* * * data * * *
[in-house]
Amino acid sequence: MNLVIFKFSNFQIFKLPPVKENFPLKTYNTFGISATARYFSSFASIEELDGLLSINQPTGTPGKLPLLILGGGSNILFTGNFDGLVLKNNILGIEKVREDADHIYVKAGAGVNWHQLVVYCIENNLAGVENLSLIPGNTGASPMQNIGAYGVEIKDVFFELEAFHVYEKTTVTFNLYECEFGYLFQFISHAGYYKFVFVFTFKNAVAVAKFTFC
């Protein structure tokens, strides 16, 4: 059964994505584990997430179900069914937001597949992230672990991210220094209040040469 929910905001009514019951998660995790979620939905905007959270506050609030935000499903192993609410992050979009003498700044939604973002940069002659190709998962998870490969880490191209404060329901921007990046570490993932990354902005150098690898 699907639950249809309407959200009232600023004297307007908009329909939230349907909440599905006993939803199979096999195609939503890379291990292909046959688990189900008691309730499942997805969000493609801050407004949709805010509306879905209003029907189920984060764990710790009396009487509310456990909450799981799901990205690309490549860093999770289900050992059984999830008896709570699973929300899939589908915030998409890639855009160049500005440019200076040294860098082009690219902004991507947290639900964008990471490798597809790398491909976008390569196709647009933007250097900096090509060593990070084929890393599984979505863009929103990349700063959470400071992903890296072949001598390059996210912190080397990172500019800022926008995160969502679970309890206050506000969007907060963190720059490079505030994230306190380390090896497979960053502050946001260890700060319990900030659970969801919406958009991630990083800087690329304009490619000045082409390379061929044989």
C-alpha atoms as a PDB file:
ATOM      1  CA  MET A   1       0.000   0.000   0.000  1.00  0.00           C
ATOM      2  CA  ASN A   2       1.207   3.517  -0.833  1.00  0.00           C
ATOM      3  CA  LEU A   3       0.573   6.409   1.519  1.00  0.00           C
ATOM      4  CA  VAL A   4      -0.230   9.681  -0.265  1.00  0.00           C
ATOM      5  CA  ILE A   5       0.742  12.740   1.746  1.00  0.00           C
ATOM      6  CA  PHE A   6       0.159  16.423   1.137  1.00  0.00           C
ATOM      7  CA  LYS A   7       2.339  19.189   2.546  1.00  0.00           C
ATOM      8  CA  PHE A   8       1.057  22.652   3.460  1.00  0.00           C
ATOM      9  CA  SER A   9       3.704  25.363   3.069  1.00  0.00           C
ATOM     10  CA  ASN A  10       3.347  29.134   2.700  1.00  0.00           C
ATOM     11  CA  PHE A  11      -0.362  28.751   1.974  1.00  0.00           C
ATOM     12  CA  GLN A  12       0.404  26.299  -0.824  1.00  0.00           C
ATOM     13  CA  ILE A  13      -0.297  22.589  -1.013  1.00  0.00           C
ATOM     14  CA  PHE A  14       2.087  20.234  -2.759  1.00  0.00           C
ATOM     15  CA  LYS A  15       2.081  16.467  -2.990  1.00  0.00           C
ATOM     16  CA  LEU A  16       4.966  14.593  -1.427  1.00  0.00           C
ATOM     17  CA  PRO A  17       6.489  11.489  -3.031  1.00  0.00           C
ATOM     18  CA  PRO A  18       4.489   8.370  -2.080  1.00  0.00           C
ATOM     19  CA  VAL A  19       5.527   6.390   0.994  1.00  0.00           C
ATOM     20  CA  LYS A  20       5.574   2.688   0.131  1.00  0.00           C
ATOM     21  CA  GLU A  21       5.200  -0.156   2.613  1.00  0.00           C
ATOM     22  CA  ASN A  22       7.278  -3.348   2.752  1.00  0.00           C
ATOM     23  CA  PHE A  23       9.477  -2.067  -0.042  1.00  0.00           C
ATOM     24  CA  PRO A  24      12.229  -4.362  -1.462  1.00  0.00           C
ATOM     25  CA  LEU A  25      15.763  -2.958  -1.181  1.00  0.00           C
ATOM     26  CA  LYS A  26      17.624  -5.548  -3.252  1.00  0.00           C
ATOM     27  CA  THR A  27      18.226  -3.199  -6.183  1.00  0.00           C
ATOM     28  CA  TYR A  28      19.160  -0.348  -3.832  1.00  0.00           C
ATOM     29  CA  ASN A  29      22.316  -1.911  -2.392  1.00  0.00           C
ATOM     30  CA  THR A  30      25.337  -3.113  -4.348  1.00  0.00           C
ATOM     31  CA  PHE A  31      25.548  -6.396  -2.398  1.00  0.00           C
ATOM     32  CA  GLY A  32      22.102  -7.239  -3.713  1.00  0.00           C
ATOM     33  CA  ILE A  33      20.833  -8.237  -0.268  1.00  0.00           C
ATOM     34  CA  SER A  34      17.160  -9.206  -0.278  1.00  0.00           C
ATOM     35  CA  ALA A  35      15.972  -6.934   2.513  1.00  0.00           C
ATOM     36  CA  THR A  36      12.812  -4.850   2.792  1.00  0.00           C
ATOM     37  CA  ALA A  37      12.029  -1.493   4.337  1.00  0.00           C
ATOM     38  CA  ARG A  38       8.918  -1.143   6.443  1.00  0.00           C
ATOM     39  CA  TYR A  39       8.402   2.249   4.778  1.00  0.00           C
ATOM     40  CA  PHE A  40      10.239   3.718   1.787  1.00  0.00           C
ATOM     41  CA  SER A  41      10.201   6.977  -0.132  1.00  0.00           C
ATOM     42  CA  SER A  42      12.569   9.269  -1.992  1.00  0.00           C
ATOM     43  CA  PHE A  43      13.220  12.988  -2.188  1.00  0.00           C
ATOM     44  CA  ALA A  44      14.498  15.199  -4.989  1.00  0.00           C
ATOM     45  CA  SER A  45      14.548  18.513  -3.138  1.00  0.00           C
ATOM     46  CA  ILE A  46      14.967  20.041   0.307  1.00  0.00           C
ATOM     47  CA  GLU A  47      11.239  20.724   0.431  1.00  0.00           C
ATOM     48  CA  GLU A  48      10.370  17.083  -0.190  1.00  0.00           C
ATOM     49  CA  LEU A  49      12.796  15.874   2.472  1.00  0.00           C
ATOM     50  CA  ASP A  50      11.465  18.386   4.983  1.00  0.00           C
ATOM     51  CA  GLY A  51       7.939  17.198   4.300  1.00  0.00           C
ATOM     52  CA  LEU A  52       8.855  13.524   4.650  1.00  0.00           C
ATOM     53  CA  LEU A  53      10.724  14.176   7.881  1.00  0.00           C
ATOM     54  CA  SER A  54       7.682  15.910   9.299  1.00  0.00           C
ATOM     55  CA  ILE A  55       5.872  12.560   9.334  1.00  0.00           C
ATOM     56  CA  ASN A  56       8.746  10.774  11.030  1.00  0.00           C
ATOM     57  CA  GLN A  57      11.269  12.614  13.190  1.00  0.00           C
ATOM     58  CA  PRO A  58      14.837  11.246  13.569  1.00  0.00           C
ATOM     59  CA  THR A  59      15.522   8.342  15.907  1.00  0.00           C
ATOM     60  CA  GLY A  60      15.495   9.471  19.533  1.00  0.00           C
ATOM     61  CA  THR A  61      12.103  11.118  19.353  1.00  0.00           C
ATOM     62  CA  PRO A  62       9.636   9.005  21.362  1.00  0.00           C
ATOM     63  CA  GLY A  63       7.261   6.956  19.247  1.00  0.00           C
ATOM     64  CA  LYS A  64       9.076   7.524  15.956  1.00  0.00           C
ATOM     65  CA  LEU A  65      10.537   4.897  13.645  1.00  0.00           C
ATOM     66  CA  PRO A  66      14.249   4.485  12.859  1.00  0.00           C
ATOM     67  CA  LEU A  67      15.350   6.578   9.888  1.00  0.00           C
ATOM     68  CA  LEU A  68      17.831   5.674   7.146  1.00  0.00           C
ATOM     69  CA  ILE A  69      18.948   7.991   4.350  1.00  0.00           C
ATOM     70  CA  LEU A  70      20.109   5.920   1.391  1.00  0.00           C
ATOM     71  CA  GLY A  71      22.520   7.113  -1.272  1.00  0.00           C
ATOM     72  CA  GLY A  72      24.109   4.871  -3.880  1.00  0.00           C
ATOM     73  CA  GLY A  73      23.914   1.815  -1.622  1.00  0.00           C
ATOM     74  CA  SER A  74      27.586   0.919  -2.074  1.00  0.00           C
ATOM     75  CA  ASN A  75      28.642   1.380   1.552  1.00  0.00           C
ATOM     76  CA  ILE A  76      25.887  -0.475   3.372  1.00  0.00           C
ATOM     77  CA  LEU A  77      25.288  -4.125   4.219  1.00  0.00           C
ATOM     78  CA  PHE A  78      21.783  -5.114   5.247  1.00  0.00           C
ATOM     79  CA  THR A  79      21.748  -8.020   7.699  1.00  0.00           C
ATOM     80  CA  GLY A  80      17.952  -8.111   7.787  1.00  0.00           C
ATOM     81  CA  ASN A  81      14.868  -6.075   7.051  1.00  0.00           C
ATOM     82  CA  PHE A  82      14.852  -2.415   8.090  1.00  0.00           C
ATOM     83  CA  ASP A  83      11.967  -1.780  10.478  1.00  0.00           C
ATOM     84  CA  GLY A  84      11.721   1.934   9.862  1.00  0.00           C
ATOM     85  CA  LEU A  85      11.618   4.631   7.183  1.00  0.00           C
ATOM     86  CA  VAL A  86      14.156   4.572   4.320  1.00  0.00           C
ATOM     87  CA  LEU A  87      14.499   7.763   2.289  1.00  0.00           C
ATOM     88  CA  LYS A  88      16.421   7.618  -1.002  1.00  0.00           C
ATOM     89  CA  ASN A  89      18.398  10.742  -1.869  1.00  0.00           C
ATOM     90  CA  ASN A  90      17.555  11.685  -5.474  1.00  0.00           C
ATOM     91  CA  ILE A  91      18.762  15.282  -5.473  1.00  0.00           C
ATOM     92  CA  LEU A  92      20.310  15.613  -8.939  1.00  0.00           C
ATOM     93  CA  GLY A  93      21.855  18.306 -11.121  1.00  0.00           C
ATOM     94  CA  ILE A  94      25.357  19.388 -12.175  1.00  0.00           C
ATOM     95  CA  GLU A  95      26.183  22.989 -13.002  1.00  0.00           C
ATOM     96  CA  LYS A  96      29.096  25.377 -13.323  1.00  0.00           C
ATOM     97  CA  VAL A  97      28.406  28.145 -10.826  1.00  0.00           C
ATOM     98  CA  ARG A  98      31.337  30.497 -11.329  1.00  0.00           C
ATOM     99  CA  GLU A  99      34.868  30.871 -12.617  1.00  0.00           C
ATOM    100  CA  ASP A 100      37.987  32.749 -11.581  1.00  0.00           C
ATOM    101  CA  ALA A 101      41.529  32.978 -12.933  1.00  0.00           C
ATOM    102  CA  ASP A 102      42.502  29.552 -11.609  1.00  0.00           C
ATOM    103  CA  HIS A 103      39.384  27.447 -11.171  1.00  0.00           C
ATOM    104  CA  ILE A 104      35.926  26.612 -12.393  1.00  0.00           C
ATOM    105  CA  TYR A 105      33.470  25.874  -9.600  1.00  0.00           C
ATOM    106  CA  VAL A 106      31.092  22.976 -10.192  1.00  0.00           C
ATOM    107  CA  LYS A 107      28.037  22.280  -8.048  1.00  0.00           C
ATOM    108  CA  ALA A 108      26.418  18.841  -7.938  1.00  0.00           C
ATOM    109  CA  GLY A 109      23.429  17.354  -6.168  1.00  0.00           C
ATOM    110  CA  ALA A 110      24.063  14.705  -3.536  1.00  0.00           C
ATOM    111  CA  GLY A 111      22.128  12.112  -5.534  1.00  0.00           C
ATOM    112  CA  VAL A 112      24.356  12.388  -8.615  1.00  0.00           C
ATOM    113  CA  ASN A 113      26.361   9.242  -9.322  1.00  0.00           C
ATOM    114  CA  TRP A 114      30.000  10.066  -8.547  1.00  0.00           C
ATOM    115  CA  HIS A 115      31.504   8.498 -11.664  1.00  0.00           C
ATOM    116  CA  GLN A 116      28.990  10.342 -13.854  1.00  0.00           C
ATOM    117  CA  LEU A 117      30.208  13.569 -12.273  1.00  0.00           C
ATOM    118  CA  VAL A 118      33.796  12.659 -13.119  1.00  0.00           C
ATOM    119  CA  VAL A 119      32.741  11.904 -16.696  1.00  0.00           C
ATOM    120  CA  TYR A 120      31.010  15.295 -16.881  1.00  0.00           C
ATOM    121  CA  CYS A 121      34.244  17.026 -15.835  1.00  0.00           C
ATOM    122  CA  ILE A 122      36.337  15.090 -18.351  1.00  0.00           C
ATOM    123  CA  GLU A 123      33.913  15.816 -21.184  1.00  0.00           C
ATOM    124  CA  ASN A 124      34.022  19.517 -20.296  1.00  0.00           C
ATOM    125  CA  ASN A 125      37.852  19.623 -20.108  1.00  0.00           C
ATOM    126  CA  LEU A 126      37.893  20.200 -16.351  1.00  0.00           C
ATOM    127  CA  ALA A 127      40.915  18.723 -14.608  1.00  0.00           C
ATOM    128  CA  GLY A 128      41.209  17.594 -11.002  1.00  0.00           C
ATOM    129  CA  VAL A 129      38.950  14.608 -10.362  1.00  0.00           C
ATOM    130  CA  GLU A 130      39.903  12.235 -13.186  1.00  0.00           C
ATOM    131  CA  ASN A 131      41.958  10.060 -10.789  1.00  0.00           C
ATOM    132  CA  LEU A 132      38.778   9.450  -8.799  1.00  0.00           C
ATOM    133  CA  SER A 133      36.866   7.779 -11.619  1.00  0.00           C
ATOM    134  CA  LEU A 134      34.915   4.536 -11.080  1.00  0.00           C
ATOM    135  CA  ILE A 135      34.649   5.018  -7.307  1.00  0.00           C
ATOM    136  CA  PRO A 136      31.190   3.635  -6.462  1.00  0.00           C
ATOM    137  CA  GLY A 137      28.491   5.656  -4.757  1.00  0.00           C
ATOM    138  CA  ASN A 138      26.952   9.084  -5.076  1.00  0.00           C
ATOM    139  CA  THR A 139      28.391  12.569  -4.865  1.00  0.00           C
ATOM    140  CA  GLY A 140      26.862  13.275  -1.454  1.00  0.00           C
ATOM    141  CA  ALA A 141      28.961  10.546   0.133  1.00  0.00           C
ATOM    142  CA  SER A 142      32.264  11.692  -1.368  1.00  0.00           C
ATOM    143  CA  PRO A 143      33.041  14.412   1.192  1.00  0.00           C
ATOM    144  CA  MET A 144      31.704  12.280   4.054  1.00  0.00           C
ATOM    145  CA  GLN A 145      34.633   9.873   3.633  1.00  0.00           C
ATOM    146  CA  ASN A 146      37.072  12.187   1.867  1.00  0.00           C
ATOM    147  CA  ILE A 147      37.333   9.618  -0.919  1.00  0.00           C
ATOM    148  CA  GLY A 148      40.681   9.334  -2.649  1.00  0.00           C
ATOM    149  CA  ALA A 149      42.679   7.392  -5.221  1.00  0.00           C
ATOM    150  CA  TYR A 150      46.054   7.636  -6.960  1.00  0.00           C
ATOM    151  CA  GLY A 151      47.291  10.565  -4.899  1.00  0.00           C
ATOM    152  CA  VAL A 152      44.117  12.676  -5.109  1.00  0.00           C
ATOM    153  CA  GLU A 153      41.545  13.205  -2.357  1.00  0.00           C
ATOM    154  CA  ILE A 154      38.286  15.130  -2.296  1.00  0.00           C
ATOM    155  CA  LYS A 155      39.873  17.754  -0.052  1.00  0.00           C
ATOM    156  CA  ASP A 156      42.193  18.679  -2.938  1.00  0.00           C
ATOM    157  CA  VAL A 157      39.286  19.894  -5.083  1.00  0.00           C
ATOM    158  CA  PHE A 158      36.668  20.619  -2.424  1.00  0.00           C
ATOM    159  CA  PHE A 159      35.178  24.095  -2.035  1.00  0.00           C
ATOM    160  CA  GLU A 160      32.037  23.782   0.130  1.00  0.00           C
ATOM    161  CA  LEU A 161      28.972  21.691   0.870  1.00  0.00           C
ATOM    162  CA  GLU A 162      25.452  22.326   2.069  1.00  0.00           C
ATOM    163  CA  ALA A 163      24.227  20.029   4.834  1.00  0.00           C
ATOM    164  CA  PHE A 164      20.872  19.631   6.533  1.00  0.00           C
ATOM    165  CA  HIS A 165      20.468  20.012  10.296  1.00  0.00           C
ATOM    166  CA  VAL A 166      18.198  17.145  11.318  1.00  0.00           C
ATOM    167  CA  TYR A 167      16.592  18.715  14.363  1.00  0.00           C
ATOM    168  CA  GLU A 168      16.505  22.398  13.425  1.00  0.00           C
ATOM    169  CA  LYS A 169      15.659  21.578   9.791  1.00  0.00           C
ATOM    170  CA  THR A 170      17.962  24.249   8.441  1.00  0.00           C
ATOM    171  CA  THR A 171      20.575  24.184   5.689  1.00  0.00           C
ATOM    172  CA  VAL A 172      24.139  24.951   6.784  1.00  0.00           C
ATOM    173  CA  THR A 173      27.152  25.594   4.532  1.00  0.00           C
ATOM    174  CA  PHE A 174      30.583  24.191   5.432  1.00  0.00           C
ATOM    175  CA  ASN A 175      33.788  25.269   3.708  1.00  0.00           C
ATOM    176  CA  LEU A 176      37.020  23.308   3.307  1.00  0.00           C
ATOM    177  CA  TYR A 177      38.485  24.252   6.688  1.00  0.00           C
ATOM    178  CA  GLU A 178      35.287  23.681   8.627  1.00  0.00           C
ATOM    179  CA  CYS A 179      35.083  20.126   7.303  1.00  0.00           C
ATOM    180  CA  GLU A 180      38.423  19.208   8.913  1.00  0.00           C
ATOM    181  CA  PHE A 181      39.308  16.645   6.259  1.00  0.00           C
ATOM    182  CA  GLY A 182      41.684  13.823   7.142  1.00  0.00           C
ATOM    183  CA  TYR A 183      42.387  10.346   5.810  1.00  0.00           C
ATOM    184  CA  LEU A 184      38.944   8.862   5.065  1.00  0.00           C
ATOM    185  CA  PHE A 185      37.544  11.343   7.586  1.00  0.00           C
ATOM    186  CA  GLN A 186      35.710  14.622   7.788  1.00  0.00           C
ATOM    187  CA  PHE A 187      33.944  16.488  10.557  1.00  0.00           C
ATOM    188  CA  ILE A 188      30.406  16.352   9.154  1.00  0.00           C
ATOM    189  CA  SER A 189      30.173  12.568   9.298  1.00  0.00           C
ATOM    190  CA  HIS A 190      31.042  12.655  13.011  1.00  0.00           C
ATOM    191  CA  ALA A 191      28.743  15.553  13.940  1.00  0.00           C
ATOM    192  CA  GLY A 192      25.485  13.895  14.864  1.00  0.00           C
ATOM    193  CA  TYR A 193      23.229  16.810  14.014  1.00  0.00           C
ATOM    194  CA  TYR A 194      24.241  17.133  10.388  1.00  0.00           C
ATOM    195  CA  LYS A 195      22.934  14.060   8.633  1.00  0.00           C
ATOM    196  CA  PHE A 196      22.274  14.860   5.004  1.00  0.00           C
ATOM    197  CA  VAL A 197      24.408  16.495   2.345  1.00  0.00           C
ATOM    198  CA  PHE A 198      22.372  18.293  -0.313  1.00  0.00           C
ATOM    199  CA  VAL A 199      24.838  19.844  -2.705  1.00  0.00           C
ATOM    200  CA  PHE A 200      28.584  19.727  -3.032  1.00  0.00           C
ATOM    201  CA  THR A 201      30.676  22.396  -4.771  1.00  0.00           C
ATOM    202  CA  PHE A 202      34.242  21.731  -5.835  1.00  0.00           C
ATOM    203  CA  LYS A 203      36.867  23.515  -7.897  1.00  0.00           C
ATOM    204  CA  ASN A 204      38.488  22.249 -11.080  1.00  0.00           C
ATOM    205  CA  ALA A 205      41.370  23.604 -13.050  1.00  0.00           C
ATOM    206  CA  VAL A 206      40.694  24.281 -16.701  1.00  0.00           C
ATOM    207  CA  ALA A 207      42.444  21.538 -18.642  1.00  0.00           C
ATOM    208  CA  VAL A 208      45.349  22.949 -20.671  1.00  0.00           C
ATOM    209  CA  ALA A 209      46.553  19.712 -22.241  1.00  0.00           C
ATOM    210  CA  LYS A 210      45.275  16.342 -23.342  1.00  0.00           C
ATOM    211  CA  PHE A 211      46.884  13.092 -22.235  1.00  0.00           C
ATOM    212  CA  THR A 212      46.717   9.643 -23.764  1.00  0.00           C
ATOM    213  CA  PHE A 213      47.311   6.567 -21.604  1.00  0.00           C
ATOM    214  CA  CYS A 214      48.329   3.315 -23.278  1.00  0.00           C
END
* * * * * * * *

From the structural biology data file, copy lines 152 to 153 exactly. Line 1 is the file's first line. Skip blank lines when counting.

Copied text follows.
ATOM    148  CA  GLY A 148      40.681   9.334  -2.649  1.00  0.00           C
ATOM    149  CA  ALA A 149      42.679   7.392  -5.221  1.00  0.00           C